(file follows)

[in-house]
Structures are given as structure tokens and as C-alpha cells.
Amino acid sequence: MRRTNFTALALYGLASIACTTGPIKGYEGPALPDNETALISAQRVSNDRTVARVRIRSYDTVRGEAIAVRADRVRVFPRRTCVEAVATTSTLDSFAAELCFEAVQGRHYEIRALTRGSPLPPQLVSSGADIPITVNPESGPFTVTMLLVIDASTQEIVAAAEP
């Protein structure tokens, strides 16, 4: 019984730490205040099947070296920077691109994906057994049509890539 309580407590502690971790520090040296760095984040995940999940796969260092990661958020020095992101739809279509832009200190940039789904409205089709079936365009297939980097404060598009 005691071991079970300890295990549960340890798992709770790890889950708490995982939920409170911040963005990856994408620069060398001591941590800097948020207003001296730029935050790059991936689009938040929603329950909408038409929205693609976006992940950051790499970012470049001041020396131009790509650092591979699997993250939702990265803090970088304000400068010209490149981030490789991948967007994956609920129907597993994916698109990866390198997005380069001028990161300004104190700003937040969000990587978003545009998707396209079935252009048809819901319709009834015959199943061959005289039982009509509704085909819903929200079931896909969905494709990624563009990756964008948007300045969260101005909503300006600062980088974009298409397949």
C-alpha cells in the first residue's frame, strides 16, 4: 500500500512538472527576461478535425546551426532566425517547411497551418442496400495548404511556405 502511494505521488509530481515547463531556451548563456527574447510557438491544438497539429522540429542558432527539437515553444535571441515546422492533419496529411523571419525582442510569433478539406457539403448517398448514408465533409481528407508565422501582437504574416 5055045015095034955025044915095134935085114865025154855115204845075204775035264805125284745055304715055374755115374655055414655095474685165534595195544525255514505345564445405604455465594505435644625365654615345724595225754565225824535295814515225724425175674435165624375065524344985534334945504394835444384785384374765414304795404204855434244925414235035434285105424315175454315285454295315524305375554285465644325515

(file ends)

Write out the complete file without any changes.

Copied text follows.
[in-house]
Structures are given as structure tokens and as C-alpha cells.
Amino acid sequence: MRRTNFTALALYGLASIACTTGPIKGYEGPALPDNETALISAQRVSNDRTVARVRIRSYDTVRGEAIAVRADRVRVFPRRTCVEAVATTSTLDSFAAELCFEAVQGRHYEIRALTRGSPLPPQLVSSGADIPITVNPESGPFTVTMLLVIDASTQEIVAAAEP
């Protein structure tokens, strides 16, 4: 019984730490205040099947070296920077691109994906057994049509890539 309580407590502690971790520090040296760095984040995940999940796969260092990661958020020095992101739809279509832009200190940039789904409205089709079936365009297939980097404060598009 005691071991079970300890295990549960340890798992709770790890889950708490995982939920409170911040963005990856994408620069060398001591941590800097948020207003001296730029935050790059991936689009938040929603329950909408038409929205693609976006992940950051790499970012470049001041020396131009790509650092591979699997993250939702990265803090970088304000400068010209490149981030490789991948967007994956609920129907597993994916698109990866390198997005380069001028990161300004104190700003937040969000990587978003545009998707396209079935252009048809819901319709009834015959199943061959005289039982009509509704085909819903929200079931896909969905494709990624563009990756964008948007300045969260101005909503300006600062980088974009298409397949």
C-alpha cells in the first residue's frame, strides 16, 4: 500500500512538472527576461478535425546551426532566425517547411497551418442496400495548404511556405 502511494505521488509530481515547463531556451548563456527574447510557438491544438497539429522540429542558432527539437515553444535571441515546422492533419496529411523571419525582442510569433478539406457539403448517398448514408465533409481528407508565422501582437504574416 5055045015095034955025044915095134935085114865025154855115204845075204775035264805125284745055304715055374755115374655055414655095474685165534595195544525255514505345564445405604455465594505435644625365654615345724595225754565225824535295814515225724425175674435165624375065524344985534334945504394835444384785384374765414304795404204855434244925414235035434285105424315175454315285454295315524305375554285465644325515